The first Brexit happened a very long time ago. According to Richard Webb in Brexit, 10,000 BC: The untold story of how Britain first left Europe (New Scientist), the white cliffs of Dover did not exist 450,000 years ago, just rolling hills. However, as usual, there was an ice age, and a glacial lake was formed in what is now the North Sea:
These posts are intended to share information and ideas about climate change and hence act as a roundtable for readers to contribute items of interest. Again, I do not want to spend time in comments rehashing whether human activity causes climate change.
This edition is a mixture of science and implementation issues that found me rather than I found them. A couple came from Mark’s Facebook. The last item was drawn to my attention by John D.
1. Electric tents
If you want a tent for the holiday period that stands out from the pack and generates enough electricity to power computers, phones, cameras and loud speakers then Bang Bang Tents is for you.
Stuff happens. We have a household of three with separate access to our online service and last week the youngest member blew our monthly usage budget downloading games, 11 days out from when it renews automatically on 17 March. So the speed became truly painful. Bigpond have given us a once only ‘goodwill’ 2 gigs to go on with. Trouble is, by he time I found out what was going on we’d already used a third of it.
Trouble also is that when the speed slows my email connection just doesn’t happen.
Anyway I’ve prepared a CC for this week from material to hand, then I’m going to disappear to preserve my email.
1. You’ve been told
When a link came through on a feed about a conference on what the planet would be like with 4C warming it looked a bit familiar. Then I noticed the date – October 2009. The link is now broken, but the conference is here. There’s a lot of good material in the presentation downloads, mostly depressing, some of which I looked at before things gummed up.
In the article it said that Hans Joachim Schellnhuber, who advises Angela Merkel on climate change, had dropped in on President Obama’s top people, who told him that the political system couldn’t cope with what he was saying about the science. Prof Scellnhuber was not impressed. Continue reading Climate clippings 70→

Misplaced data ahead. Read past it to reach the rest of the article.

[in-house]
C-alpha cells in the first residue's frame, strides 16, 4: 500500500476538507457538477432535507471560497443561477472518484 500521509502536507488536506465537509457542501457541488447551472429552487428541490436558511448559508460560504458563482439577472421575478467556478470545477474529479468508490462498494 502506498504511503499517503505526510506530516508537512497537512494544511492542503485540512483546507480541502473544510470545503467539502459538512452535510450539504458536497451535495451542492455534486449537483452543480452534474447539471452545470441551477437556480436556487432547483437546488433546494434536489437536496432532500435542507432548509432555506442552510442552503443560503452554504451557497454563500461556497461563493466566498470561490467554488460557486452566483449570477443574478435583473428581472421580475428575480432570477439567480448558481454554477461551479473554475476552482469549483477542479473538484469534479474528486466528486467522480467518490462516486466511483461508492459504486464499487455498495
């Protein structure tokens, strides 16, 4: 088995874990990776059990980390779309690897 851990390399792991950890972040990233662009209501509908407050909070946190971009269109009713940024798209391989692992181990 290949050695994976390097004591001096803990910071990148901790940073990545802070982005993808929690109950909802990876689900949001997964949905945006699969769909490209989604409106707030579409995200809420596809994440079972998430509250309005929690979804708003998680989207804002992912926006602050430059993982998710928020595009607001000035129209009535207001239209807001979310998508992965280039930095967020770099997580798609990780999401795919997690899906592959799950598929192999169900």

It seems the trickiest bit of planning for sea level rise is dealing with the increased risk of storm surges. Scientists have been taking a look at New York City.
The biggest they know about was a 3.2 metre surge in 1821, a one in 500 year event. Most buildings have a 60 to 120-year usable lifespan. With a 3-foot rise a once a century surge of 5.7 feet above tide level could occur every three to 20 years. Continue reading Climate clippings 68→
I guess it helps if you’ve got only 1,500 people and three cars.
Harnessing desert sun power
We’ve posted before on Desertec, the plan to generate solar power in North Africa and pipe it to Europe, to supply up to 15% of its energy by 2050. They expect to see the first solar electricity flowing from Morocco to Spain as early as 2014.
This report tells us that Morrocco itself “wants to produce 42% of its electricity from renewable sources – solar, wind and hydro-electric – by 2020.” That’s got to be good.
There are critics, however:
Valentin Hollain of Eurosolar, a German non-profit organisation that promotes renewable energy, queries the entire concept of Desertec.
He argues that big corporations are using large-scale projects like Desertec and Medgrid to retain their position into the next generation, and that a mix of renewable power supplied locally can meet demand while keeping prices down for consumers.
The WMO is agnostic about the reason for the increase in methane emissions, but in this ABC story Paul Fraser from the CSIRO tells us what they are thinking and it’s not good news.He says that the increase of methane is coming from high and low attitudes, which seems to indicate that northern permafrost and tropical wetlands may be the source.
The best wind farms in the world are already competitive with coal, gas and nuclear plants. But over the next five years, continued performance improvements and cost reductions will bring the average onshore wind plant in line with cheap natural gas, even without a price on carbon.
Installed capacity is such that a huge surge can occur when the sun comes out. What’s needed, they say, is an electricity grid that can equalise inputs from the wind of the north to solar in the south.
The public’s belief in global warming as a man-made danger has weathered the storm of climate controversies and cold weather intact, according to a Guardian/ICM opinion poll published today.
Asked if climate change was a current or imminent threat, 83% of Britons agreed, with just 14% saying global warming poses no threat. Compared with August 2009, when the same question was asked, opinion remained steady despite a series of events in the intervening 18 months that might have made people less certain about the perils of climate change.